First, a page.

Looking Through Car Websites

The cliché is that a website is a shop window, but we can do more these days. What makes a car website a “good” website? It must have all the usual UXUI functionality we’ve come to expect, and a little bit more. It needs the kind of things you can only do on a car website—like a virtual test drive. Ideally, it should have everything you need in order to make a decision about which car you will end up with.

How does a virtual drive compare to an actual drive?

A bit of science: It seems people behave in a more reckless fashion in the virtual drive according to several studies, including Bella’s study in 2008 which would suggest that most people are more likely to let go in a virtual car than a real one.

In both real and virtual test drives the heart rate goes up as can be seen in Reimer and Melher’s study and both require the same amount of work and precision. You may possibly have thought that a virtual image could be more or less attractive than real life, but no, it needs to be as realistic.

There’s bad news too if you find driving stressful; you will find simulated driving stressful as well. (This was according to Walshe, Lewis, O’Sullivan and Kim’s study in 2017). According to the measured heart rate there was a slight feeling that you are in a vehicle and it’s under your control, even if it is patently obvious that this is not the case.

Apart from having a test drive how should the site be arranged?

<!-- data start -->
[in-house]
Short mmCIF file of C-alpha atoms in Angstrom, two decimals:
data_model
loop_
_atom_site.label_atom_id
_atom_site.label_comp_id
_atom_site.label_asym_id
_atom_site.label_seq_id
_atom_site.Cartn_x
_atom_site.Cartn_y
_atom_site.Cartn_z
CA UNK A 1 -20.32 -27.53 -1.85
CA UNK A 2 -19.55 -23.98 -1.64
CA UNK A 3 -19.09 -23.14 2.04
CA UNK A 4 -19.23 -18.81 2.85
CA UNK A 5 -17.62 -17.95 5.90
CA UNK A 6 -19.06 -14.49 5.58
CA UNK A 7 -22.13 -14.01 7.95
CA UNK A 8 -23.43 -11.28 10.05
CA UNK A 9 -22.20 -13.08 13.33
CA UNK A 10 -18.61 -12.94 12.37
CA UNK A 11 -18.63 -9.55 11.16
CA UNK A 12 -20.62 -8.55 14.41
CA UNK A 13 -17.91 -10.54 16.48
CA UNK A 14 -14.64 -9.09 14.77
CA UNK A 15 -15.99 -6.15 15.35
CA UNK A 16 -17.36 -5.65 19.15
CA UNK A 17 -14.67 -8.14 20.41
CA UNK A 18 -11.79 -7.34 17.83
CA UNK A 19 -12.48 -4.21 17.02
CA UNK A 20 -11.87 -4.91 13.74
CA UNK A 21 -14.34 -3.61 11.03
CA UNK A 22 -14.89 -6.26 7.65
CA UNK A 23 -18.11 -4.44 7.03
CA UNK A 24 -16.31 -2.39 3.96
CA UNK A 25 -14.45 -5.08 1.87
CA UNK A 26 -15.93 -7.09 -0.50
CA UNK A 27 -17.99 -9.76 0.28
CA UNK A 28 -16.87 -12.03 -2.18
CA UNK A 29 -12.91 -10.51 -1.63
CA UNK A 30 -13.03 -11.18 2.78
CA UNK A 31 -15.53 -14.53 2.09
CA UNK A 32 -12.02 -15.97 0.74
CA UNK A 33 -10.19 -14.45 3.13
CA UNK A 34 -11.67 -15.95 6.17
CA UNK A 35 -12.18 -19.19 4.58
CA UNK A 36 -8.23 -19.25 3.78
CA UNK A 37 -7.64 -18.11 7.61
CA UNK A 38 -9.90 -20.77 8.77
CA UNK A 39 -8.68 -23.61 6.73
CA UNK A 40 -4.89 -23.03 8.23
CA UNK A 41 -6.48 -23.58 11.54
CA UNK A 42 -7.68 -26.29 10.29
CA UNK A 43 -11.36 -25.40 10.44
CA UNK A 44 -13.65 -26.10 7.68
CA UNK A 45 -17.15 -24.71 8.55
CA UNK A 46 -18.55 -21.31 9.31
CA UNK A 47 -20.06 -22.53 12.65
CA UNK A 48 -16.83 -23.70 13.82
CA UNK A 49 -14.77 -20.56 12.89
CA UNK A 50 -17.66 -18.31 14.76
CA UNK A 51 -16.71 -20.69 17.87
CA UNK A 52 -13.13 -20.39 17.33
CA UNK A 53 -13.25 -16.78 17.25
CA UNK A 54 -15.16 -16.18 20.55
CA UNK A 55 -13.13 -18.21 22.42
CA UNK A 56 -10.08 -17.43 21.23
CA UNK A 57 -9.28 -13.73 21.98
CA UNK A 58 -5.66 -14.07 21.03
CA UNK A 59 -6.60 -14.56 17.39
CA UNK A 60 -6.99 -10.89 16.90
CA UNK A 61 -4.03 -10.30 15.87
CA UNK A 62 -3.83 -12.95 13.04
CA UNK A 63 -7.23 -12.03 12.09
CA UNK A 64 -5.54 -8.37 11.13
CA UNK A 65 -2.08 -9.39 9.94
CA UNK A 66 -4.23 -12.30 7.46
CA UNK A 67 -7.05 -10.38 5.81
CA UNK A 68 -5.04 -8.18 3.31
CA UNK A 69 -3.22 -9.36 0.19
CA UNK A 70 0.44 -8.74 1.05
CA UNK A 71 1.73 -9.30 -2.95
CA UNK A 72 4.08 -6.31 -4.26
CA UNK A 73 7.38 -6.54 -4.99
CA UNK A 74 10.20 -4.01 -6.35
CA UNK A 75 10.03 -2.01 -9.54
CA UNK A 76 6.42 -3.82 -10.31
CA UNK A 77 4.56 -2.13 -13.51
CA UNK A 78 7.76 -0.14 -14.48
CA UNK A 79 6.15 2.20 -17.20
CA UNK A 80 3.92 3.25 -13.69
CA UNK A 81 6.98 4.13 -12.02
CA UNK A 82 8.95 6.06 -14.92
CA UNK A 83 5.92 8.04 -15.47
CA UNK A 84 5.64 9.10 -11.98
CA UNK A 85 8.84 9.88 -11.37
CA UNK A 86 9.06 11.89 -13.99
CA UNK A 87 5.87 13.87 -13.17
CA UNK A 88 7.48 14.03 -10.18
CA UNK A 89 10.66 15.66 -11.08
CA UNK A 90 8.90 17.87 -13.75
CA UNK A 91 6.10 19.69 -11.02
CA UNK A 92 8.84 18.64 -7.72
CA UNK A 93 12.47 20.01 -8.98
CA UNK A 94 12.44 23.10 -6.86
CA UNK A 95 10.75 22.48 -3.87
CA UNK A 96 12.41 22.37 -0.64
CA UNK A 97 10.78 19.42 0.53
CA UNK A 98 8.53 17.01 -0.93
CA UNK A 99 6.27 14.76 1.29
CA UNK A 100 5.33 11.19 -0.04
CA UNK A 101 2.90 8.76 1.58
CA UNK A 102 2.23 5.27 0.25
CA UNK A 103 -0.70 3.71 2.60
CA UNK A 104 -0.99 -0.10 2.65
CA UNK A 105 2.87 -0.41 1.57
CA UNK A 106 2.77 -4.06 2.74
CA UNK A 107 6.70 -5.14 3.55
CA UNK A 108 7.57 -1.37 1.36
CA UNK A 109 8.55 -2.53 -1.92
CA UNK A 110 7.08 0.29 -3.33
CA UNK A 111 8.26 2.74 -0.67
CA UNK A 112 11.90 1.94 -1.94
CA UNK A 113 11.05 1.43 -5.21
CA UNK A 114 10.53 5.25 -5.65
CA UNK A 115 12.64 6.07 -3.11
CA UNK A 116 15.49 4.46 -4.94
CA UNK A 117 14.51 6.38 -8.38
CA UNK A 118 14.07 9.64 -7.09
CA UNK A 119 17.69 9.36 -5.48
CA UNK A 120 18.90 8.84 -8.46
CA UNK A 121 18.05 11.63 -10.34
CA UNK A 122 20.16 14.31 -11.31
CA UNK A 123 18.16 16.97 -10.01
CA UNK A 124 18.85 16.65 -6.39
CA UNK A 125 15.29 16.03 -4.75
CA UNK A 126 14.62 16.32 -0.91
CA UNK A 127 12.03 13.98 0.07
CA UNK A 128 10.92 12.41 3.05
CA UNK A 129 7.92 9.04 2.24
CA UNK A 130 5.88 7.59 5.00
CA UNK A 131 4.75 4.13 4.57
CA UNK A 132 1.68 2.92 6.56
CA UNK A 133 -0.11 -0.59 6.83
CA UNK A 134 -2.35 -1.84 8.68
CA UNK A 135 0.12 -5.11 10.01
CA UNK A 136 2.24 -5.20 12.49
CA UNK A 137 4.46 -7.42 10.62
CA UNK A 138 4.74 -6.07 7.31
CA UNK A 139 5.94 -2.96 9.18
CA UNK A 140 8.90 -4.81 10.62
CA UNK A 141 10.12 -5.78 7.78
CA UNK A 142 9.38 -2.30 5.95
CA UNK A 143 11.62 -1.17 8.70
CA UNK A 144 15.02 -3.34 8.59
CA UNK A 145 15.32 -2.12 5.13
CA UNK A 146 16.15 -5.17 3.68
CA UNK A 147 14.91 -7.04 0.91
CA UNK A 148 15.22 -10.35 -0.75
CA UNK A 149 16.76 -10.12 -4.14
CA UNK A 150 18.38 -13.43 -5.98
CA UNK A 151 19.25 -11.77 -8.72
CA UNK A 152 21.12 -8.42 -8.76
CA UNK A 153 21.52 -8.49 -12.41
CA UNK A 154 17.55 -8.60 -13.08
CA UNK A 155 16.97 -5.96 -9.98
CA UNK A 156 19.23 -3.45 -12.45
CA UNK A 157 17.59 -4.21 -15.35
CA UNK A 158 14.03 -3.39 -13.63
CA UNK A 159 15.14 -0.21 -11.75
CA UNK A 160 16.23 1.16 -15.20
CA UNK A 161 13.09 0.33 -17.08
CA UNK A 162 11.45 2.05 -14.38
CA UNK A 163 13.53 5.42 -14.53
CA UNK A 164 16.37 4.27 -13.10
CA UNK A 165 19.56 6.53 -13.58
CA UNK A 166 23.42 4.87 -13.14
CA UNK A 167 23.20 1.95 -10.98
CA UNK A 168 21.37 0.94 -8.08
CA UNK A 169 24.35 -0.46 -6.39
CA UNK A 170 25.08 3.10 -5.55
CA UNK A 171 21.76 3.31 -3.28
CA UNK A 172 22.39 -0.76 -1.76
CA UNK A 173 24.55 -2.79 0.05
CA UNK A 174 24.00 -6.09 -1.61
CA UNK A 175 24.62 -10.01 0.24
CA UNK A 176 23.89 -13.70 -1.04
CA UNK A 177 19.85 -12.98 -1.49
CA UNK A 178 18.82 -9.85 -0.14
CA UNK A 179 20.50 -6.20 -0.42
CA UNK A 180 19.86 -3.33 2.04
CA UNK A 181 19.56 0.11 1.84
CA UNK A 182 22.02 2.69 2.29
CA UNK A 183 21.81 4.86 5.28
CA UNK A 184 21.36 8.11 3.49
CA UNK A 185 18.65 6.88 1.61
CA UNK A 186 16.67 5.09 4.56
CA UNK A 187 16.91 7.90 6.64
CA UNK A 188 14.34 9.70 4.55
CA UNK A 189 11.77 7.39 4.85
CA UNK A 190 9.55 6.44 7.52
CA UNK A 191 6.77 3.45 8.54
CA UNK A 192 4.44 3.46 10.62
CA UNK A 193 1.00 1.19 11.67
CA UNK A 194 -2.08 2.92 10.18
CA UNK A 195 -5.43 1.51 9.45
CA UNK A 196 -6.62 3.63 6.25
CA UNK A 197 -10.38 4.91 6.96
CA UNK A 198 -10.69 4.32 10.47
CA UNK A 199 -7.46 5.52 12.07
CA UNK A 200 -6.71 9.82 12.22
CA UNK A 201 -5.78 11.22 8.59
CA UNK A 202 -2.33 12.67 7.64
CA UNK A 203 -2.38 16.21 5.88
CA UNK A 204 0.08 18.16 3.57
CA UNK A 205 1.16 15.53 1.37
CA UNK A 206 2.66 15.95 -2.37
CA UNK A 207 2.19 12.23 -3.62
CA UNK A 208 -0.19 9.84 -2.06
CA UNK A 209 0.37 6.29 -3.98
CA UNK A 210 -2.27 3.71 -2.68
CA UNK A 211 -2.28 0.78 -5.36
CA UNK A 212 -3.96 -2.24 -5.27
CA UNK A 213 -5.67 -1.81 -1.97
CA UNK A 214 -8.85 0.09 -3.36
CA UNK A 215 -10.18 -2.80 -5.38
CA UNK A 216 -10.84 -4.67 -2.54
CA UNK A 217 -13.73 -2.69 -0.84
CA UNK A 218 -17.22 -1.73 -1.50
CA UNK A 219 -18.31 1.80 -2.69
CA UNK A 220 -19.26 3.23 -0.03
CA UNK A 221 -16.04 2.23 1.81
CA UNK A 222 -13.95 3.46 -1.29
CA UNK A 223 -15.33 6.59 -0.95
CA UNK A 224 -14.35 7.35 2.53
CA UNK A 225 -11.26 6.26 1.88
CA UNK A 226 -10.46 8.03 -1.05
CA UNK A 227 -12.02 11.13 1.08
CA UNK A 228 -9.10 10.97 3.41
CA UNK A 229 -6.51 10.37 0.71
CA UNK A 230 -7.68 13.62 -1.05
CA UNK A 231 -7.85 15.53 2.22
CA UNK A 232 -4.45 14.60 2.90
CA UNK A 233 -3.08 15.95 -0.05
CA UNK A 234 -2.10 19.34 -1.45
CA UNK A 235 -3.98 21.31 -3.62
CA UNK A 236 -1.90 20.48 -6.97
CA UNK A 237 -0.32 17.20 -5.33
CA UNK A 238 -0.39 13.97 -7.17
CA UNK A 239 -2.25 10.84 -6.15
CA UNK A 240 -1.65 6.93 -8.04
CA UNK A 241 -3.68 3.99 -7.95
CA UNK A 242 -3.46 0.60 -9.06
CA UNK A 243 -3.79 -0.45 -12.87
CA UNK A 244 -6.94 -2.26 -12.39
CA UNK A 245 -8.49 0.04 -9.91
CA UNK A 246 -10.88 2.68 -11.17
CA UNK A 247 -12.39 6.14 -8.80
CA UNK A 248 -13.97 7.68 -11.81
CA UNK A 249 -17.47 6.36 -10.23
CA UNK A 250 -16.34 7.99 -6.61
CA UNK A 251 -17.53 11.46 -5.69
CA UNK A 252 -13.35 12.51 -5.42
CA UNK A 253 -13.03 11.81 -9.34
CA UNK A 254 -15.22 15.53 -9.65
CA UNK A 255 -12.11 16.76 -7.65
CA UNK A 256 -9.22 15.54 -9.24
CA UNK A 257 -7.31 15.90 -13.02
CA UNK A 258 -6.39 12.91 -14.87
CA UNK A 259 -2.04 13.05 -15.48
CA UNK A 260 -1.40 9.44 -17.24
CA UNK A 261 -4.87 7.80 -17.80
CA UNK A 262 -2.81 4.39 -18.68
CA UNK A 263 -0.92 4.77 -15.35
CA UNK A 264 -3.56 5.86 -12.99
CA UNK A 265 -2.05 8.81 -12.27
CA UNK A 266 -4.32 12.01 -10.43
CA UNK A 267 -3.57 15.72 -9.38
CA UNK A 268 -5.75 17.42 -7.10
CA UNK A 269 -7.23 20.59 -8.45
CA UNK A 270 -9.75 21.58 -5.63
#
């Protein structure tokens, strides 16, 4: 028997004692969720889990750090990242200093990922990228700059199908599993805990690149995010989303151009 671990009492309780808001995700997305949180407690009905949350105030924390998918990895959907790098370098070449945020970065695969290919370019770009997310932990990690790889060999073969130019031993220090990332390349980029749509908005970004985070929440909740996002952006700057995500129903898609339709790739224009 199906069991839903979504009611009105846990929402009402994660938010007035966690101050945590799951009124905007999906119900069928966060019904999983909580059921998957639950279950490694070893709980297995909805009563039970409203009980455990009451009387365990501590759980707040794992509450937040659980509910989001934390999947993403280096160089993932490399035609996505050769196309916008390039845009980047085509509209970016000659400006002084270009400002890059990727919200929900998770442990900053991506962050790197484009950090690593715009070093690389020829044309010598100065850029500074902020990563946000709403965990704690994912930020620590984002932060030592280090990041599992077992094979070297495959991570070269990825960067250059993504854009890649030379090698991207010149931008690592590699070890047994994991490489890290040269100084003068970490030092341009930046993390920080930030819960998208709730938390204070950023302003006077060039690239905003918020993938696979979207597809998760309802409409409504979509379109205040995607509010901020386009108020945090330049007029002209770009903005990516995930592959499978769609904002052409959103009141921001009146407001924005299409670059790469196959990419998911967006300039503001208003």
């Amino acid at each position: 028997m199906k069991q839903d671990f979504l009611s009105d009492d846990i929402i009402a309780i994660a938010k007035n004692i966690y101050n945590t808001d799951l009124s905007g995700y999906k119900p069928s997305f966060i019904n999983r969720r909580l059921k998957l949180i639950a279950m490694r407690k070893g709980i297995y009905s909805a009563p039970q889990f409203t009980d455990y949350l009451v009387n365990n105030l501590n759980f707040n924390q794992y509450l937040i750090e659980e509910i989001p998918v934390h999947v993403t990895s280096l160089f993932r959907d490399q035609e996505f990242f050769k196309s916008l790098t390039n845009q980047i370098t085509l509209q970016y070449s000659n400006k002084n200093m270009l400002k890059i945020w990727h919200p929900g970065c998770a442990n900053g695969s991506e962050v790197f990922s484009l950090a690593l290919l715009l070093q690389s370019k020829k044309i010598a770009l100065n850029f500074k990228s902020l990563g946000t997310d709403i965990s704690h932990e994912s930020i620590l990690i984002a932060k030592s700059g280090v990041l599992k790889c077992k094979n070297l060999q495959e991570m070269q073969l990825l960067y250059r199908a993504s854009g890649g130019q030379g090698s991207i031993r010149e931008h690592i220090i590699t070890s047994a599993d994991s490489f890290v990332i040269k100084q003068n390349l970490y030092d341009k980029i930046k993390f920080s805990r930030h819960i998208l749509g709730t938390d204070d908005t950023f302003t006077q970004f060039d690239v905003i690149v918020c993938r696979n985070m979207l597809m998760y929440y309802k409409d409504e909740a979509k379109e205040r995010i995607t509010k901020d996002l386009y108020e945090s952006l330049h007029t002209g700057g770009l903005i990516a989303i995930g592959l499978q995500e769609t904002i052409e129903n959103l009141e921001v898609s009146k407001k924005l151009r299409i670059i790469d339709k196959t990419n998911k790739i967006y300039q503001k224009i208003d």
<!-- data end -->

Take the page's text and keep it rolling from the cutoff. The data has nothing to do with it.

Although first impressions count, and people examine the shine of the website before examining the goods it’s important not to be taken in by money spent on the website. Okay, it may be important that the website is optimized to your mobile device for instance, but what is more vital is how these vehicles look and what they are like to drive.


So how to negotiate the car site? Various places online chose to publish the price of their vehicles from the highest to the lowest. They don’t do this because you would find the car on the front page and stop looking. They know you’ll keep searching until you find what you’re looking for…but there’s no reason not to make you walk past what you can’t afford on the way there. But there should be short cuts to cars most commonly bought.

Try seeing which cars are nearest to your zip code, there is little point in considering a car if it would need to be delivered and that incurs extra expense. If it’s used car inventory they should be willing to state the milage. It’s an important element to consider so it should be possible to filter for a range of mileage.

Selecting by brand is helpful if you know exactly which brand you require, but many don’t. Selecting by vehicle type would be better as you can compare brands but it will only show relevant cars.

Selecting by year of production is only that useful if you are sorting through vintage cars or classic cars. Selecting by mileage is a better way to judge the age of a car than the actual age.

It’s a good idea to look for the latest listings – most people ask themselves why are these cars still unsold – but it’s also worth seeing everything a site has to offer.

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